The Cathedral Range State Park is located approximately 100 km north-east of Victoria (see map below) near Taggerty, VIC. The area is popular for rock climbers, bush walkers and hikers, with a number of trails winding through the geology and rewarding 360 degree views of the landscape.
The local geology of the area mostly consists of sedimentary and volcanic formations originating in the Devonian (400-350 Ma) which resulted from extensive deep marine sedimentation. The Lower Devonian (oldest) was a period of rising sea level (like what we have now). Victoria was not as we know it today, in fact most of it was underwater and land was still being formed progressively from west to east. The Cathedral Ranges was mostly still deep marine with periodic episodes of extension causing volcanism.
The purple in the local map below and the rocks in the image above are termed the Cathedral Group. These sedimentary rocks were the last to be deposited in the Devonian, just before or during a major period of east-west shortening termed the Tabberabberan Orogeny which is widespread all over Victoria. This is what was responsible for raising the area above sea level and tilting it vertically!
The Cathedrals are much more interesting however than a package of sandstone and mudstone. See the orange colour in the local map below? This is a massive package of rhyolite and rhyodacite – rocks that form from granitic magma which has pushed its way up from deep in the earth to either flow overland or cool in the subsurface. Rhyolite eruptions are extremely explosive and extremely rare. It doesn’t flow like the basalt lava your used to seeing in cartoons, it’s highly viscous and very sluggish.
The rhyolites and rhyodacites at the Cathedrals resulted from the collapse of an ancient caldera termed the Cerberean Caldera (see above), which forms part of a the Central Victorian Magmatic Province (~370-350 Ma). In collapse, pyroclastic eruptions from feeders along the rim and radial fractures formed the volumous rhyolite (Rubicon Rhyolite). This clip shows perfectly what occurs during the collapse of a caldera.
These ancient formations were once far more impressive – before they were mostly weathered away. Streams dissect the landscape and Devonian sediments are overlain by Quaternary (recent) alluvium and colluvium (cream coloured in the map below).
The best way to see the rocks is by completing the Ridgeline Circuit (red trail in the map above). This is an 18.2 km long track running through Wells Cave, Sugarloaf Peak, The Farmyard, Cathedral, Little Cathedral and Neds Gully tracks. It begins and ends at Cooks Mill Campground (see map above), and can be divided into a southern and northern circuit (to break it up into two day walks).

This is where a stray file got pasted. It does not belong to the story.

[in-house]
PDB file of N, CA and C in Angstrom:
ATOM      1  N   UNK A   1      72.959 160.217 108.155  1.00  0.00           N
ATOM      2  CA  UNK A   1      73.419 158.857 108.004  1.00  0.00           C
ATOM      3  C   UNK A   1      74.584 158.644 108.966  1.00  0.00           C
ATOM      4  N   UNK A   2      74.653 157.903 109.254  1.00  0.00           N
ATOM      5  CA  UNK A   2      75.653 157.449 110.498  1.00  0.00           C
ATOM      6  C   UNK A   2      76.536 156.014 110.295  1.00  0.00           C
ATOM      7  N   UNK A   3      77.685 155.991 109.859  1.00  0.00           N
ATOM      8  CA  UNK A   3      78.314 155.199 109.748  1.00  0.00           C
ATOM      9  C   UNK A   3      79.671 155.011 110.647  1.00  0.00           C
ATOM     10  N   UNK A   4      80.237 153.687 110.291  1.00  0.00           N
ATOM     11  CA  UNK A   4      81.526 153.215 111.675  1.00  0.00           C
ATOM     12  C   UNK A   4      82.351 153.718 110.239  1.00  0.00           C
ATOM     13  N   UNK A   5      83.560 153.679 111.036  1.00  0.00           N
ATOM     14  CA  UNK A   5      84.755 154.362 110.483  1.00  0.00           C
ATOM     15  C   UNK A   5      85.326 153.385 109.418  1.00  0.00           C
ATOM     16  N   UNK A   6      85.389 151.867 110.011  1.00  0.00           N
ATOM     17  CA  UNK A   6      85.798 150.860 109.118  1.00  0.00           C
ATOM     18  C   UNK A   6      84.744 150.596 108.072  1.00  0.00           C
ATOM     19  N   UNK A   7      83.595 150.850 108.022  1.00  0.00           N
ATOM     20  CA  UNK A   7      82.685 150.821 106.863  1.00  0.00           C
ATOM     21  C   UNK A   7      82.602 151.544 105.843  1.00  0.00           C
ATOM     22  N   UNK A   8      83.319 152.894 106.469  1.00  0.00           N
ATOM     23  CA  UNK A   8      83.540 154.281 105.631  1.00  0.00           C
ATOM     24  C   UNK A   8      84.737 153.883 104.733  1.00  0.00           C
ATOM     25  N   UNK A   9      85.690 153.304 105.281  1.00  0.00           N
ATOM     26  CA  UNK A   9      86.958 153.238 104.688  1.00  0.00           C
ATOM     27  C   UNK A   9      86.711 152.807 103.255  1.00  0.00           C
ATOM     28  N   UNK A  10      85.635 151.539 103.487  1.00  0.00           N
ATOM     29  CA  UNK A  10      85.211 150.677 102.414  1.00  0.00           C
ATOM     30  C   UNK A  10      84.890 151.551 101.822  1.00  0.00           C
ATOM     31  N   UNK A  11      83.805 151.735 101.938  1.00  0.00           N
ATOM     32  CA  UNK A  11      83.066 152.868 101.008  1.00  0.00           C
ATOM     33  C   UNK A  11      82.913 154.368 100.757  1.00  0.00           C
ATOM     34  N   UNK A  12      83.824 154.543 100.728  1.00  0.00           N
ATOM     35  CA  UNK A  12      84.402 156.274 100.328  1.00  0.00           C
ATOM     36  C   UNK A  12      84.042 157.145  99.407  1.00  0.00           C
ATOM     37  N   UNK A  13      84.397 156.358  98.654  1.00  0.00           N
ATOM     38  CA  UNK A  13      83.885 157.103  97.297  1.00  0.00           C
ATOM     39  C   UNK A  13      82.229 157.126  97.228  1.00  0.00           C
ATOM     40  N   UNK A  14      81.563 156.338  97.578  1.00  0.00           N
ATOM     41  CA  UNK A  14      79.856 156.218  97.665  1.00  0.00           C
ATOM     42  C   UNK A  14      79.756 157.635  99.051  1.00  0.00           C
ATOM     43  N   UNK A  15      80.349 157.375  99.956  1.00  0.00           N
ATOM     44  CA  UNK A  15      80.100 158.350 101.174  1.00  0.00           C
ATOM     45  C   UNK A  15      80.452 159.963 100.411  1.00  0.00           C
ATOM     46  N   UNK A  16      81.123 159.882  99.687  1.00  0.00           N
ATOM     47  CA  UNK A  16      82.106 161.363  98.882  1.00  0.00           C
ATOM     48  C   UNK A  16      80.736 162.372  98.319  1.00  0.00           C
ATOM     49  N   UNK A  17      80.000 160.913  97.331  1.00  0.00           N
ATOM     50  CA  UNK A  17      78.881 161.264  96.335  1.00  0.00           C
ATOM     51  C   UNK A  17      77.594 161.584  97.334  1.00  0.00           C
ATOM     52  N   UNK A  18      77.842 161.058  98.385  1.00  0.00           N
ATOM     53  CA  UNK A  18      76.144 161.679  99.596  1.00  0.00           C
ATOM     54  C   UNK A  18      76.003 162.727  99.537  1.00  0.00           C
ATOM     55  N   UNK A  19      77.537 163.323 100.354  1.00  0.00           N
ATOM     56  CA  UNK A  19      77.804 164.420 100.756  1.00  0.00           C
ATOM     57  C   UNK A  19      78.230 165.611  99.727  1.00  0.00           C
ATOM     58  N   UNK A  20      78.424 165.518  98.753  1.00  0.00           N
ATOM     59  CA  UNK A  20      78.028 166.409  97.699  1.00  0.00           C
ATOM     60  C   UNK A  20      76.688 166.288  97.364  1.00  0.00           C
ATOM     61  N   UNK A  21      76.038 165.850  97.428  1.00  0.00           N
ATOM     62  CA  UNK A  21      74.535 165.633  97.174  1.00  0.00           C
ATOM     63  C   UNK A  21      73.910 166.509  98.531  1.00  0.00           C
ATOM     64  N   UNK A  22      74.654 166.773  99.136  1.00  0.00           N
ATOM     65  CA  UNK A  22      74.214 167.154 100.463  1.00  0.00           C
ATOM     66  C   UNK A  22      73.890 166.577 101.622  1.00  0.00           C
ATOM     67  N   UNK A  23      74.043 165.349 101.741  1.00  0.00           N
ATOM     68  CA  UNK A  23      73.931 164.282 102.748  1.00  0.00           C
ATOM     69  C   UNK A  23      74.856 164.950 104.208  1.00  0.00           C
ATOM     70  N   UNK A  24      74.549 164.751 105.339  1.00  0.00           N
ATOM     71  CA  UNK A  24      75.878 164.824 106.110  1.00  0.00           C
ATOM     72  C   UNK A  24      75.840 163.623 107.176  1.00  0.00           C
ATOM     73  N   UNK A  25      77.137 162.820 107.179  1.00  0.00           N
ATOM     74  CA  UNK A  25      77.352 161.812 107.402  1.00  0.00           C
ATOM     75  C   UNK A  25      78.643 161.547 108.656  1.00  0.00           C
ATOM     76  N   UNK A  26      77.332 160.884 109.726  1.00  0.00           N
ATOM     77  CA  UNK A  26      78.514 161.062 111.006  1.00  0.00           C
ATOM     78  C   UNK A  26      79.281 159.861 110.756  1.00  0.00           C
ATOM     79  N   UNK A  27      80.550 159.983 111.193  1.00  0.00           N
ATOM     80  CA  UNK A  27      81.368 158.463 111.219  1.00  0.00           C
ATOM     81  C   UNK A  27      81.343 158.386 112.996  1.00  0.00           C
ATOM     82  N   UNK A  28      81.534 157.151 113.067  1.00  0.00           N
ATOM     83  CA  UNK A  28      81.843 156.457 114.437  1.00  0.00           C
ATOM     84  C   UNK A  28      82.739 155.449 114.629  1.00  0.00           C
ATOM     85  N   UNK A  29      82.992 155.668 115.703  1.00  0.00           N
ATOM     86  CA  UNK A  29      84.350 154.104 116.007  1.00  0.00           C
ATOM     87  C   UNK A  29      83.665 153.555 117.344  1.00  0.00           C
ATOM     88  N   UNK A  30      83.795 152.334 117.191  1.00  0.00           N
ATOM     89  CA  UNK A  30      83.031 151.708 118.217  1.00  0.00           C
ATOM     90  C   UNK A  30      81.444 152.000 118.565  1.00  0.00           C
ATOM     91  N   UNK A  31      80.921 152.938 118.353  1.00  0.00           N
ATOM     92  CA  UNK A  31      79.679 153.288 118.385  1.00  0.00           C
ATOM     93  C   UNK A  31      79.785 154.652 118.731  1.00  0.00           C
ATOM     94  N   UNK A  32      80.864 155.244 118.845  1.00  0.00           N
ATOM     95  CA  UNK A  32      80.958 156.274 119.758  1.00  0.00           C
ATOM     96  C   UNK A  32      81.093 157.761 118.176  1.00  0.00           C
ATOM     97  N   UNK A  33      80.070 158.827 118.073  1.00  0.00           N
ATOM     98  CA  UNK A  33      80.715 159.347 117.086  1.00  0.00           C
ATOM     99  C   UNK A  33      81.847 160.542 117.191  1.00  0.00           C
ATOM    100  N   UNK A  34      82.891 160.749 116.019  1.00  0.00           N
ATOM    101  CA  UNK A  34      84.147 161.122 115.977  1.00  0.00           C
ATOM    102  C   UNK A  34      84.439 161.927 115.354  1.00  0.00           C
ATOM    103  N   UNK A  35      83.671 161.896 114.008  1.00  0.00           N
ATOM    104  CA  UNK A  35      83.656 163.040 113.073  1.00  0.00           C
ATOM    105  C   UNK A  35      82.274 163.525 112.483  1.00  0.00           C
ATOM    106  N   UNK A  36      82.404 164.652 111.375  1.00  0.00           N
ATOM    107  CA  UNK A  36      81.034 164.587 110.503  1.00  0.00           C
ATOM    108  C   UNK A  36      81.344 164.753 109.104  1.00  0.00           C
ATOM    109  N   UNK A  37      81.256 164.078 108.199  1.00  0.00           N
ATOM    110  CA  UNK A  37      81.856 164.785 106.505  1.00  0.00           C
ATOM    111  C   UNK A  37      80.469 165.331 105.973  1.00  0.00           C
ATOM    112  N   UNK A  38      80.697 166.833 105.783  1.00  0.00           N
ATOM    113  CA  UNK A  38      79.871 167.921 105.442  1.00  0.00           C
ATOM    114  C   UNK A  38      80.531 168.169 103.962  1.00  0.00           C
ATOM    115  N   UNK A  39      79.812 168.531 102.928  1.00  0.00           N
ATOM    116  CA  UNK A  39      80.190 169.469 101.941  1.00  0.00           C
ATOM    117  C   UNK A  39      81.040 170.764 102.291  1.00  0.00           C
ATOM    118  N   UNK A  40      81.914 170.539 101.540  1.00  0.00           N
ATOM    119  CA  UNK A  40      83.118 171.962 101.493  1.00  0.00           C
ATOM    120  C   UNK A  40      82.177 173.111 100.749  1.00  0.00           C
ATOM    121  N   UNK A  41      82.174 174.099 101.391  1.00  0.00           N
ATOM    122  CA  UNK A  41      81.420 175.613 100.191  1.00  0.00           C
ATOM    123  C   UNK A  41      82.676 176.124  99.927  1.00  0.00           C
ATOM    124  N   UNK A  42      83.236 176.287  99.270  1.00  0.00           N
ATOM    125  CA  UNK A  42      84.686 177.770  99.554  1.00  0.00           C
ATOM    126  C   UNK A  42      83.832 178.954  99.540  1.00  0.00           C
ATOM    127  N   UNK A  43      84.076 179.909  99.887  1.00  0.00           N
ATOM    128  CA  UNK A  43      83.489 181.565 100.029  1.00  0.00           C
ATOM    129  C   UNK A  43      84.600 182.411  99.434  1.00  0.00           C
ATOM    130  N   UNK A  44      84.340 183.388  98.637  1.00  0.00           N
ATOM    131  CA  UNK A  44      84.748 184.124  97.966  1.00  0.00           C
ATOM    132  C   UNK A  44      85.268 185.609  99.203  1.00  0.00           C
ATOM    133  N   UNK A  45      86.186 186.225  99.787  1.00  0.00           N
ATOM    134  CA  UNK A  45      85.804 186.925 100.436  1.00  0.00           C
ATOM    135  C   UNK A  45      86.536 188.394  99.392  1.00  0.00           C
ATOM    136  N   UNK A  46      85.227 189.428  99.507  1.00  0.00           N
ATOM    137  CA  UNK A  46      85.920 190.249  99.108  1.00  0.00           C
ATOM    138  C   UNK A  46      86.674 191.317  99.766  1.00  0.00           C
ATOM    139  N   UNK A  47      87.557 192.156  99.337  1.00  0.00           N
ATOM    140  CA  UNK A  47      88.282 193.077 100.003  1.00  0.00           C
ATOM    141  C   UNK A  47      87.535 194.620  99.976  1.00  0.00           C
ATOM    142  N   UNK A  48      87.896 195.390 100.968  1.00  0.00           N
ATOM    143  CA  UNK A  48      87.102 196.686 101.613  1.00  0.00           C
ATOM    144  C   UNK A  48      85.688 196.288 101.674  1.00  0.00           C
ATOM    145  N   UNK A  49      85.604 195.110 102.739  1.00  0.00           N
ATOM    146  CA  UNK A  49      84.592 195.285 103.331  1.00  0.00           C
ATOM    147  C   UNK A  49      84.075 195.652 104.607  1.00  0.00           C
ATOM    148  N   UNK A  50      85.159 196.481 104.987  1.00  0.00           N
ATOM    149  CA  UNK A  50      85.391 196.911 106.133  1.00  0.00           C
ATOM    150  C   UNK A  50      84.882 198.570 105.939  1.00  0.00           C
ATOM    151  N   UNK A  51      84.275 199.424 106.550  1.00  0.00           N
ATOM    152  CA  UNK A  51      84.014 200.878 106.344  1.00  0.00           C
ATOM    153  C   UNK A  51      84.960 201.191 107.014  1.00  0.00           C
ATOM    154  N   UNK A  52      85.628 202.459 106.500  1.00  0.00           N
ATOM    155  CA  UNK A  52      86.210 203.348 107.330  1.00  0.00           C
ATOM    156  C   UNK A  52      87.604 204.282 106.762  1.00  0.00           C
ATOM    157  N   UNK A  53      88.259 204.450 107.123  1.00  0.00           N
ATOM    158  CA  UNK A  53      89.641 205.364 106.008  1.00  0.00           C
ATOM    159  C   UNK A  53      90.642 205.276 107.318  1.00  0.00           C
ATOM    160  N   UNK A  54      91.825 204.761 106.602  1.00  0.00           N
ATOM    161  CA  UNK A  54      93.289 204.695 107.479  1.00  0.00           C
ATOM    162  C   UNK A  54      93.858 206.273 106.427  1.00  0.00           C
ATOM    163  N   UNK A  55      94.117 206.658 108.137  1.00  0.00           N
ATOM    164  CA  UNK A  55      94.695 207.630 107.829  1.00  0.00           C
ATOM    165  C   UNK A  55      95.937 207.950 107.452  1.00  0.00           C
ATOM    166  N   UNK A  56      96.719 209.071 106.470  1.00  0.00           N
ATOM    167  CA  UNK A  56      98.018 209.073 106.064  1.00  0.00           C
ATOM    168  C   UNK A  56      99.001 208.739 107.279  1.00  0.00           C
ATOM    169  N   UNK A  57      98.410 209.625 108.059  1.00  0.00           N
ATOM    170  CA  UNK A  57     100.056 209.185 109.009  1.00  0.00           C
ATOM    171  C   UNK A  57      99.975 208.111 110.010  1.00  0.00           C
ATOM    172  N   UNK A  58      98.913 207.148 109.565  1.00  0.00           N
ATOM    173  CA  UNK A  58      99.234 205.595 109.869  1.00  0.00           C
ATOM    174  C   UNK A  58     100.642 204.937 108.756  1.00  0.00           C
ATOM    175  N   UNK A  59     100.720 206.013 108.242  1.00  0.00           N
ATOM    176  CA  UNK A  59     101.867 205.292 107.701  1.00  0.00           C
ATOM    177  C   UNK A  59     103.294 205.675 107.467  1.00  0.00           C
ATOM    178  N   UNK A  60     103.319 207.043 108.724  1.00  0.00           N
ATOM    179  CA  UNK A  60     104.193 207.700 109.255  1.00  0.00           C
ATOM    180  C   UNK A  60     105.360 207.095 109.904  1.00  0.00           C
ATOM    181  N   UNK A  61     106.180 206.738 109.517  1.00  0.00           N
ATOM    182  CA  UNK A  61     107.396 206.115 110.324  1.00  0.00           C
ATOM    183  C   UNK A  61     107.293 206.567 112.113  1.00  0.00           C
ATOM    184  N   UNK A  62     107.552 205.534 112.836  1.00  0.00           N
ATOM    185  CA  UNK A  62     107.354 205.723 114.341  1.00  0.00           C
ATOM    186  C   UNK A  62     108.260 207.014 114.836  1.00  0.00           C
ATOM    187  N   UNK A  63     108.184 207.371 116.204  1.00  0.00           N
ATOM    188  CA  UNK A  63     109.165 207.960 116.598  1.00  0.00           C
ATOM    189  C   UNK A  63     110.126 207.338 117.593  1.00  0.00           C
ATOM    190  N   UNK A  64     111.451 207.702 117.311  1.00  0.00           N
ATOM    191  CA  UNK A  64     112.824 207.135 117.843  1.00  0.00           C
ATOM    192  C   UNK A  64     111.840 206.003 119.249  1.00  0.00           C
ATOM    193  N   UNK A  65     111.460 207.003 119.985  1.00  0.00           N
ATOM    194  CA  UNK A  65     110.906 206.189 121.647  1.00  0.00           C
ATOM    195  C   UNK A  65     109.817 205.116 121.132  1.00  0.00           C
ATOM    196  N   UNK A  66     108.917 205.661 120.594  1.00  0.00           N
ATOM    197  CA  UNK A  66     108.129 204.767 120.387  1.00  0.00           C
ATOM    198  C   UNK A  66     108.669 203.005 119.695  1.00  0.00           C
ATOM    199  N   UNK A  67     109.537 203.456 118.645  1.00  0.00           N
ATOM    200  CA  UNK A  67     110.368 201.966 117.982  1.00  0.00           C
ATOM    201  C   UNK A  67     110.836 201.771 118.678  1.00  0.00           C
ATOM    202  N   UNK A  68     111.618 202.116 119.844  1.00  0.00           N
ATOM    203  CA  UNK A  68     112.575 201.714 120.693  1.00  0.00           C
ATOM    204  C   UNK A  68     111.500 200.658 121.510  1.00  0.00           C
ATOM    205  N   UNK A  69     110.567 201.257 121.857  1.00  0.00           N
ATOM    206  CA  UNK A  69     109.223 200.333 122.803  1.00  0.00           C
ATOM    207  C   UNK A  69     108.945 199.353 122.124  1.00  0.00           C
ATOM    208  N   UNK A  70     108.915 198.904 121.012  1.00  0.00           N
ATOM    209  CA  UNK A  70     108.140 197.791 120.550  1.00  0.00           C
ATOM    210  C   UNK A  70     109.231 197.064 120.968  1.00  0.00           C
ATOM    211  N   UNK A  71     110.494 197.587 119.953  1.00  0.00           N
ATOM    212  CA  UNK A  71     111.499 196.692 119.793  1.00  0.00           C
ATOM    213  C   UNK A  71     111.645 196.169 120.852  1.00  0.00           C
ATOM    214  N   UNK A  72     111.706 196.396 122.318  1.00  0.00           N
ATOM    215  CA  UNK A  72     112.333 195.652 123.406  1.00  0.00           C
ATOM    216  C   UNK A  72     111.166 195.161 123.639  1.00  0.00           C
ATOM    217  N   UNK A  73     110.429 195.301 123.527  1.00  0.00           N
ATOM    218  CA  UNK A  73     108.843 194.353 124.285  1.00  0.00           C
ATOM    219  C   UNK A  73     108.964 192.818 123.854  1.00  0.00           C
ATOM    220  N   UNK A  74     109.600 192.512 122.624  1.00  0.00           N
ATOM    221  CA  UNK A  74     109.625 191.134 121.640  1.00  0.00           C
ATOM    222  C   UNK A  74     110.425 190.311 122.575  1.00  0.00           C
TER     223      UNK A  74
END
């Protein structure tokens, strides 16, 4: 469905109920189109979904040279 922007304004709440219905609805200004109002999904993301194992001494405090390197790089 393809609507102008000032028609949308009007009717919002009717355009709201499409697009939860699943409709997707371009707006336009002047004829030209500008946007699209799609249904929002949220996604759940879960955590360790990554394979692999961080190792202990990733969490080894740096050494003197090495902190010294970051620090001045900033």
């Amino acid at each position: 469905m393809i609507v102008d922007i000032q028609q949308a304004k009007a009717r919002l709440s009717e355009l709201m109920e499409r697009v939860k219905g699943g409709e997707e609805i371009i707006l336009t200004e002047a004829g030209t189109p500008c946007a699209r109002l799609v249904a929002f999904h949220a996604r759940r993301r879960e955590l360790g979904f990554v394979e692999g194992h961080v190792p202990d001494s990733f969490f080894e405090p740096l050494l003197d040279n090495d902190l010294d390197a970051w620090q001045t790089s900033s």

For the entire track, begin at Cooks Mill and head south up the Messmate Track towards Sugarloaf Saddle where you will see beautiful views. This part of the track travels through the Devonian volcanics (rhyolite). From here either take the Wells Cave Track (harder) or head up the Razorback Track (easier) towards the Farmyard (difficult sections in the ascent). The Farmyard is a good place to set up camp for the night.
Along the ridge you should take the opportunity to have a close look at the rocks. Look for fossils (like in the picture below) and take note of the different colours (reds, yellows, oranges).
Also look out for clues in the layers of rock telling us about the environmental conditions. The ripple beds below are a feature of the youngest rocks in the range – the Cathedral Beds – and tell us that at this time the area was shallow marine or partly non-marine.
From here you can head back to Cooks Mill for a half day hike, or if you want to continue right through, you can check out South and North Jawbone Peaks before heading to the Cathedral Peak. You then take a steep descent to Neds Gully, along the river track and back towards Cooks Mill.
There are a number of spectacular walks which cut through the park, and I would recommend consulting Parks Victoria before heading out, as well as checking forecasts and conditions.
Another popular activity in the park is rock-climbing. There are a number of different climbs of varying difficulty scattered around the park. It’s important to do your research properly and, if you’re unexperienced, head out with an experienced group or club – like I did (Monash University Outdoors Club).
We acknowledge the Taungurung clans as the Traditional Owners of the land upon which this field guide has been created. We recognise that many areas hold deep cultural significance for local Aboriginal groups and I hope you will keep this in mind as you explore the Park.